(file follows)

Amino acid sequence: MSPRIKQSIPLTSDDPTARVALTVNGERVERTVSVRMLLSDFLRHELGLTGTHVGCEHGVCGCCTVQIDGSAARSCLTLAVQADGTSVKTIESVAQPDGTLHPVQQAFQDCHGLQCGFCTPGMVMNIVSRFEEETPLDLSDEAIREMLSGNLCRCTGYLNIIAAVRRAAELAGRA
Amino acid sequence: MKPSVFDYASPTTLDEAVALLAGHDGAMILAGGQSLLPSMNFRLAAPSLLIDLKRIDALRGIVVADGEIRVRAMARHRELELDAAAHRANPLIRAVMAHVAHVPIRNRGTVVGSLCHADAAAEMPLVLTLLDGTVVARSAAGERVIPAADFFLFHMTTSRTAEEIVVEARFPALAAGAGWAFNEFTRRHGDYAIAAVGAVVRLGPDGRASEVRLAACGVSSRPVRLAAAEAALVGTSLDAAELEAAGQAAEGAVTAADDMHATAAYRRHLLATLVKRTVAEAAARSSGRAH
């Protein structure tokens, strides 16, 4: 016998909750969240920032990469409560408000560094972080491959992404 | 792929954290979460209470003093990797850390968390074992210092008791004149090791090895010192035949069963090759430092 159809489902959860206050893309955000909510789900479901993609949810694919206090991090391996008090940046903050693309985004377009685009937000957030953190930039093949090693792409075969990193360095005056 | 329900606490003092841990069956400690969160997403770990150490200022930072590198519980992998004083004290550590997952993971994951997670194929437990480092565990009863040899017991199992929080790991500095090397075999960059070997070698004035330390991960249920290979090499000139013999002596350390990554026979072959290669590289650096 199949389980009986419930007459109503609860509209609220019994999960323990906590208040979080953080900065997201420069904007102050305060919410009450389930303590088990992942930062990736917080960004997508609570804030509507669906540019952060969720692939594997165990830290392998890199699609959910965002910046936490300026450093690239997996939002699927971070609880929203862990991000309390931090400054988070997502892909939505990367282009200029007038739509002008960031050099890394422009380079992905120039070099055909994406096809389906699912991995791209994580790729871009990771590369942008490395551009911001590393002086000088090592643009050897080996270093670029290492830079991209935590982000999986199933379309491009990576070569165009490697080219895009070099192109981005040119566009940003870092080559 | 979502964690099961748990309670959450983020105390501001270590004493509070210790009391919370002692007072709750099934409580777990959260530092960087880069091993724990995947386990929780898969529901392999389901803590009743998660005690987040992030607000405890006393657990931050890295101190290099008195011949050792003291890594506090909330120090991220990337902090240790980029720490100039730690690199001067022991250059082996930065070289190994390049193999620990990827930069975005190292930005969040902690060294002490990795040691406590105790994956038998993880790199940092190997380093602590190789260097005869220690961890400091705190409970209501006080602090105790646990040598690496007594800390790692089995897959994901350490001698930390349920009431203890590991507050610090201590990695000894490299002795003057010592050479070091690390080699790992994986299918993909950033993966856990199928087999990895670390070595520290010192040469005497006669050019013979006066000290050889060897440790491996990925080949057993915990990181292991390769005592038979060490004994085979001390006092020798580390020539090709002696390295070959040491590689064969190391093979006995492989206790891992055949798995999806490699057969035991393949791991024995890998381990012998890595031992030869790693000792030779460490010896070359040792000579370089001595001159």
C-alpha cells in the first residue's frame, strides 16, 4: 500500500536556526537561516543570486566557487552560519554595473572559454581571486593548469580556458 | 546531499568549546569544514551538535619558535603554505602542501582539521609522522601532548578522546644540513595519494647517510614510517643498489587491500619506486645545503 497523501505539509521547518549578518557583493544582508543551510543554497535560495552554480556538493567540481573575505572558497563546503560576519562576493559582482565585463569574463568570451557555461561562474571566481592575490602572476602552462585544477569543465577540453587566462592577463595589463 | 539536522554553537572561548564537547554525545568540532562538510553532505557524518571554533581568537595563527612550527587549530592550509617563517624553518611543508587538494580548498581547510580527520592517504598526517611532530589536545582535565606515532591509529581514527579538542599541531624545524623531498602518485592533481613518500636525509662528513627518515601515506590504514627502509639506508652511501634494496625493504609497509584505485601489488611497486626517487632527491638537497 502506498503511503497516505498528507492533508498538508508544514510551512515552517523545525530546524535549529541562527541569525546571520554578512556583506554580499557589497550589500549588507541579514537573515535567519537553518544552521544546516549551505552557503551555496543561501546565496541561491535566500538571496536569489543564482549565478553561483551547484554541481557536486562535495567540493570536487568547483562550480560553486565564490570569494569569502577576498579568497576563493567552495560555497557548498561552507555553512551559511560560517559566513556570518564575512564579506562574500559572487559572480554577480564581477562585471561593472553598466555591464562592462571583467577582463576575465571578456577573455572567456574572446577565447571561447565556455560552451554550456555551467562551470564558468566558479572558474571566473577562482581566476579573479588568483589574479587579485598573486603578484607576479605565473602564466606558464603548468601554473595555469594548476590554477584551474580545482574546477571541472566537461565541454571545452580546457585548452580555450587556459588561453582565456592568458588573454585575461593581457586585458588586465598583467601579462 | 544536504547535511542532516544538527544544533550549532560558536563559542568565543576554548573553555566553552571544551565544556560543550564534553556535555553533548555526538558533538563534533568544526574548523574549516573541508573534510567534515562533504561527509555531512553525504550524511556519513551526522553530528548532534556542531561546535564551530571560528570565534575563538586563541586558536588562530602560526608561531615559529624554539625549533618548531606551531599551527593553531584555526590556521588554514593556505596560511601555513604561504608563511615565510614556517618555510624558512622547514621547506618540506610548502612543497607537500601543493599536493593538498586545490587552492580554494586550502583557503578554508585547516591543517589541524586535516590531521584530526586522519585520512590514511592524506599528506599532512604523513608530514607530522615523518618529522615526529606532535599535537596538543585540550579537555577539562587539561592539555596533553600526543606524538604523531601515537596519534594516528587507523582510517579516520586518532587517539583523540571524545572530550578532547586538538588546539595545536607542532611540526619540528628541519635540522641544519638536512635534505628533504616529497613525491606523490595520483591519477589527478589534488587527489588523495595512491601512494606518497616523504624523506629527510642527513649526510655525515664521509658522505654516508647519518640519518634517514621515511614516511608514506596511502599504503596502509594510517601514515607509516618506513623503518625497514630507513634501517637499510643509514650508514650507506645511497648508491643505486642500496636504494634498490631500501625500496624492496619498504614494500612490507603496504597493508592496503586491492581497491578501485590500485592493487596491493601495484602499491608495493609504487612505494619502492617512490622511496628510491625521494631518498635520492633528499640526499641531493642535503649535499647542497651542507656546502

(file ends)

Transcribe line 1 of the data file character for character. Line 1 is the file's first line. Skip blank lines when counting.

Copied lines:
Amino acid sequence: MSPRIKQSIPLTSDDPTARVALTVNGERVERTVSVRMLLSDFLRHELGLTGTHVGCEHGVCGCCTVQIDGSAARSCLTLAVQADGTSVKTIESVAQPDGTLHPVQQAFQDCHGLQCGFCTPGMVMNIVSRFEEETPLDLSDEAIREMLSGNLCRCTGYLNIIAAVRRAAELAGRA